The Supreme Court heard extended arguments last week about the legality of same-sex marriages in four states. Its eventual decision could be a landmark civil rights moment, or a move that would confuse a lot of people on both sides of the issue. Same-sex marriage supporters believe the unions are permitted nationally under the Constitution’s Due Process and Equal Protection provisions. But four states in this lawsuit – Ohio, Michigan, Kentucky and Tennessee – believe same-sex marriage eligibility should be determined by the states, through a political process that gives voters a role in the decision.

Glossip v. Gross (heard April 29, 2015)

Glossip v. Gross is a case was brought by several death-row inmates in Oklahoma, who claim that the use of midazolam, an anti-anxiety medication, as a sedative during lethal injection violates a prisoner’s Eighth Amendment right to be free from cruel and unusual punishment.


Elonis v. United States (heard December 1, 2014; decided June 1, 2015)

Elonis vs. United States is a case originating near Bethlehem, Pennsylvania. Anthony Elonis was challenging a 44-month prison sentence for posts on Facebook that appeared to threaten his wife with violence, including statements made by Elonis online after he was served with a protection-from-abuse order.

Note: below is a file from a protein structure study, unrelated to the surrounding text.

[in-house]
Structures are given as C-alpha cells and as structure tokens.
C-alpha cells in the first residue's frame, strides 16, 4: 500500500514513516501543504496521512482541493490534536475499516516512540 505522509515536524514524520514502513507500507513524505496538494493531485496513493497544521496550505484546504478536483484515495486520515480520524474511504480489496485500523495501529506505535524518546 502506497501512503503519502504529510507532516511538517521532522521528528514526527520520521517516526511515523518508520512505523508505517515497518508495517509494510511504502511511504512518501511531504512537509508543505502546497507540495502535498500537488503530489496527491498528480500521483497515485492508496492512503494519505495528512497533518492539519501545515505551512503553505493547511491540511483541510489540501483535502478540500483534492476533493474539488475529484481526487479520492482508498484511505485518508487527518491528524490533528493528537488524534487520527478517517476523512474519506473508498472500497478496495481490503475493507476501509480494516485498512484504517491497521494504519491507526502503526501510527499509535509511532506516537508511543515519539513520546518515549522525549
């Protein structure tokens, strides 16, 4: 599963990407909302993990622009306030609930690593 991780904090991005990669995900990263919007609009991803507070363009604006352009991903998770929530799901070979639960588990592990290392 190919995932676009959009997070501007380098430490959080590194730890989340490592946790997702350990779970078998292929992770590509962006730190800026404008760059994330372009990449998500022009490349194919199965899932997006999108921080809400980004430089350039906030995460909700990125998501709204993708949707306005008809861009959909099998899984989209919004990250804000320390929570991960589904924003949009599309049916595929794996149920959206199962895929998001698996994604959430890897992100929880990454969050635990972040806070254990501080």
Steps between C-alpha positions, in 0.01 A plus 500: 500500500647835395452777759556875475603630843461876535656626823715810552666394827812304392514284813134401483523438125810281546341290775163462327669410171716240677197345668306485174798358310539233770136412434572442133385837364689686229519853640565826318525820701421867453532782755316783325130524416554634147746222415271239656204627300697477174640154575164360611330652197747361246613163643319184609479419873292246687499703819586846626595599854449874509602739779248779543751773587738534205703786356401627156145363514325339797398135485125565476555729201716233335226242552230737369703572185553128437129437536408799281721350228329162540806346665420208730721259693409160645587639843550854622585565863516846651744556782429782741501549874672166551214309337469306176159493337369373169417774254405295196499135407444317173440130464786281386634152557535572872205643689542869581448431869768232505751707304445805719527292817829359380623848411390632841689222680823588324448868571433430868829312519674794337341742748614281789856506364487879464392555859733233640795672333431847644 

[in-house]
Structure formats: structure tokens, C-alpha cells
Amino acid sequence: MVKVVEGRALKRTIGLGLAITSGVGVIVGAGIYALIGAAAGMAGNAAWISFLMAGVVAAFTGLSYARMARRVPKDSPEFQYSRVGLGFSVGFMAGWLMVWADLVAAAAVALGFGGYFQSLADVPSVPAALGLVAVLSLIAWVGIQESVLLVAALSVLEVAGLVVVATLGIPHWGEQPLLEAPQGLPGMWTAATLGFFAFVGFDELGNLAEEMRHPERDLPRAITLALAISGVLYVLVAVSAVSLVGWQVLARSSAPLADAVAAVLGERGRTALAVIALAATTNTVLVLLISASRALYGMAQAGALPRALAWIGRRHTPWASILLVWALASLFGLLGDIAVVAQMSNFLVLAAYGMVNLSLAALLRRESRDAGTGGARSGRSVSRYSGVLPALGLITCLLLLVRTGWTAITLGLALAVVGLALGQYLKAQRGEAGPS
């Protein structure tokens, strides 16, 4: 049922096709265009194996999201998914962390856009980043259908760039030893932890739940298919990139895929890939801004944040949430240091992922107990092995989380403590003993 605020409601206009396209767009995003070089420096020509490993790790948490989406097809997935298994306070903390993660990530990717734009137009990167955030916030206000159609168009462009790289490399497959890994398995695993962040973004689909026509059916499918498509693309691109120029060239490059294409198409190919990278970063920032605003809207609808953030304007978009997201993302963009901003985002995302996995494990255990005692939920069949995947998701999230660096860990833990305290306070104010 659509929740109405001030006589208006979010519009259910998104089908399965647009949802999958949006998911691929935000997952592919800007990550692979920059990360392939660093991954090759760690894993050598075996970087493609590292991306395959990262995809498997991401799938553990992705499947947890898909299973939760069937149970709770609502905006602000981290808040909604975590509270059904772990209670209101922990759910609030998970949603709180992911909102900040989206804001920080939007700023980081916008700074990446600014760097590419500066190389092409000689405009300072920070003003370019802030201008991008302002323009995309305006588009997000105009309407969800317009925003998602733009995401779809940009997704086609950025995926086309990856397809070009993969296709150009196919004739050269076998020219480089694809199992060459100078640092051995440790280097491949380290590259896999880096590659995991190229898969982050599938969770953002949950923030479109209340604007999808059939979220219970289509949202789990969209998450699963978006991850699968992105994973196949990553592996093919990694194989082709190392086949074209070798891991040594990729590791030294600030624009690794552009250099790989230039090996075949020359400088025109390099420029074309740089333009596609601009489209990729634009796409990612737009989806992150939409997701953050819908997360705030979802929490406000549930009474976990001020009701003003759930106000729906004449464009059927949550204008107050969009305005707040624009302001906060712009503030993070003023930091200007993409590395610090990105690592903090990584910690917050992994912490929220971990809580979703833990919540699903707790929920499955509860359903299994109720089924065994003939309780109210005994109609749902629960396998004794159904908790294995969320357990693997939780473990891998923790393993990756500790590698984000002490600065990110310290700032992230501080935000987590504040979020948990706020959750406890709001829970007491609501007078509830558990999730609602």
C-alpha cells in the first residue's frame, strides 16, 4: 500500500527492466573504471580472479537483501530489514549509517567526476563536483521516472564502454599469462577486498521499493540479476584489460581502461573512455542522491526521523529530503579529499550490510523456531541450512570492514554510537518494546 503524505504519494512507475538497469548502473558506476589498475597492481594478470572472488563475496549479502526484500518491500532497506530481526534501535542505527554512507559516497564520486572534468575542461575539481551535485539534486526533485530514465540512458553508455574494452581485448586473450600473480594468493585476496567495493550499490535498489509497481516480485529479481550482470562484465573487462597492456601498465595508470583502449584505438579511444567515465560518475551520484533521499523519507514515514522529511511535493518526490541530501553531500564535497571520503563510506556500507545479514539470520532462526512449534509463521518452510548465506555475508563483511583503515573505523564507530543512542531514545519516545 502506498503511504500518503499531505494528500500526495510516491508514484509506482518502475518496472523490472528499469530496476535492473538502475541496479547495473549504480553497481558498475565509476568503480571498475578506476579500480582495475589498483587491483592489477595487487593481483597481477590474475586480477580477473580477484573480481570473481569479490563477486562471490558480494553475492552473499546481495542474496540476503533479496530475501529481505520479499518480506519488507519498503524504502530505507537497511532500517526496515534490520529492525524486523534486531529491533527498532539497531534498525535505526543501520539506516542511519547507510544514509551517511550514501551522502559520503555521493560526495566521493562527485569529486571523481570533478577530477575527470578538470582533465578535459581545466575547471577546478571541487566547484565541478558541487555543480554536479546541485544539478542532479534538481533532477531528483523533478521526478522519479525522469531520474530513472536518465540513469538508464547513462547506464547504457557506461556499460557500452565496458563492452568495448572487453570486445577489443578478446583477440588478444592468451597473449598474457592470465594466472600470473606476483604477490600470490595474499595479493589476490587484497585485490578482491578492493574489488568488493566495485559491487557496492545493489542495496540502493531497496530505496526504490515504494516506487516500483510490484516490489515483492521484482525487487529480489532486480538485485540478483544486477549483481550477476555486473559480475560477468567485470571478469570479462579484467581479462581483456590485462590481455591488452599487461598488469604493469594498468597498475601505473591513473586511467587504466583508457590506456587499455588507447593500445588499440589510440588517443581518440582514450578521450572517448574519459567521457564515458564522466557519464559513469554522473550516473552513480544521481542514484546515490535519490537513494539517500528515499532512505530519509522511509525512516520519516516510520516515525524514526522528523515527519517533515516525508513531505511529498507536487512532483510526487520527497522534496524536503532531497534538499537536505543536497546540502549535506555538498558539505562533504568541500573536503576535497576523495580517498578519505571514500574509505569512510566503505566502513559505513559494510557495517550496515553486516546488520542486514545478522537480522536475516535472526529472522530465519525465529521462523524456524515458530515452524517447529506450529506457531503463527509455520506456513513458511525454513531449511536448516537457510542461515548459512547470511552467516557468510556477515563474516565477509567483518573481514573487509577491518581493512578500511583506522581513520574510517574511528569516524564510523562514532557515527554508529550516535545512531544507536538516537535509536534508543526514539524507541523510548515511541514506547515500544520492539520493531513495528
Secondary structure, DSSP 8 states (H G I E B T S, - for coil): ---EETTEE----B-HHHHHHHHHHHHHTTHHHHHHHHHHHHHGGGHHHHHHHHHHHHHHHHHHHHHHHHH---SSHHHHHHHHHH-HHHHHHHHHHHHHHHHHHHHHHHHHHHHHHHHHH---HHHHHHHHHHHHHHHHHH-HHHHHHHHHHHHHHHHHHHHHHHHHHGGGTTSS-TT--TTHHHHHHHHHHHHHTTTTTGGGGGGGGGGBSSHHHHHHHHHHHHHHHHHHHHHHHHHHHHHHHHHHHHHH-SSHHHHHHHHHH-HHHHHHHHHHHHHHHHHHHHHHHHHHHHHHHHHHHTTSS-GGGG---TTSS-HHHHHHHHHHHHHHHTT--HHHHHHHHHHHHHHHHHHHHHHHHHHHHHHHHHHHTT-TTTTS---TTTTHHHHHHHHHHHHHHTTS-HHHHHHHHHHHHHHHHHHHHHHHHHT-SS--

In a majority 7-2 opinion written by Chief Justice John Roberts, the Supreme Court said that the lower court that convicted Elonis needs to rehear the case after not requiring evidence the threats were made with malice.

On first blush, the decision seems to be a victory for free speech advocates. But the ruling was on statutory (and not First Amendment) grounds and Anthony Elonis may still see his conviction stand if a retrial results in an opinion that Elonis’s Facebook statements were made with a “subjective intent to threaten.”

EEOC v. Abercrombie & Fitch (heard February 25, 2015; decided June 1, 2015)

Samantha Elauf applied to work for the famous clothing retailer but was rejected. The EEOC took up the case, contending that Elauf, a Muslim, was denied employment because she wears a headscarf. But the agency lost in the Tenth Circuit and was asking the Supreme Court to intervene.

A near unanimous Supreme Court said that the lower court didn’t properly interpret Title VII of the Civil Rights Act.

Link: Read The Decision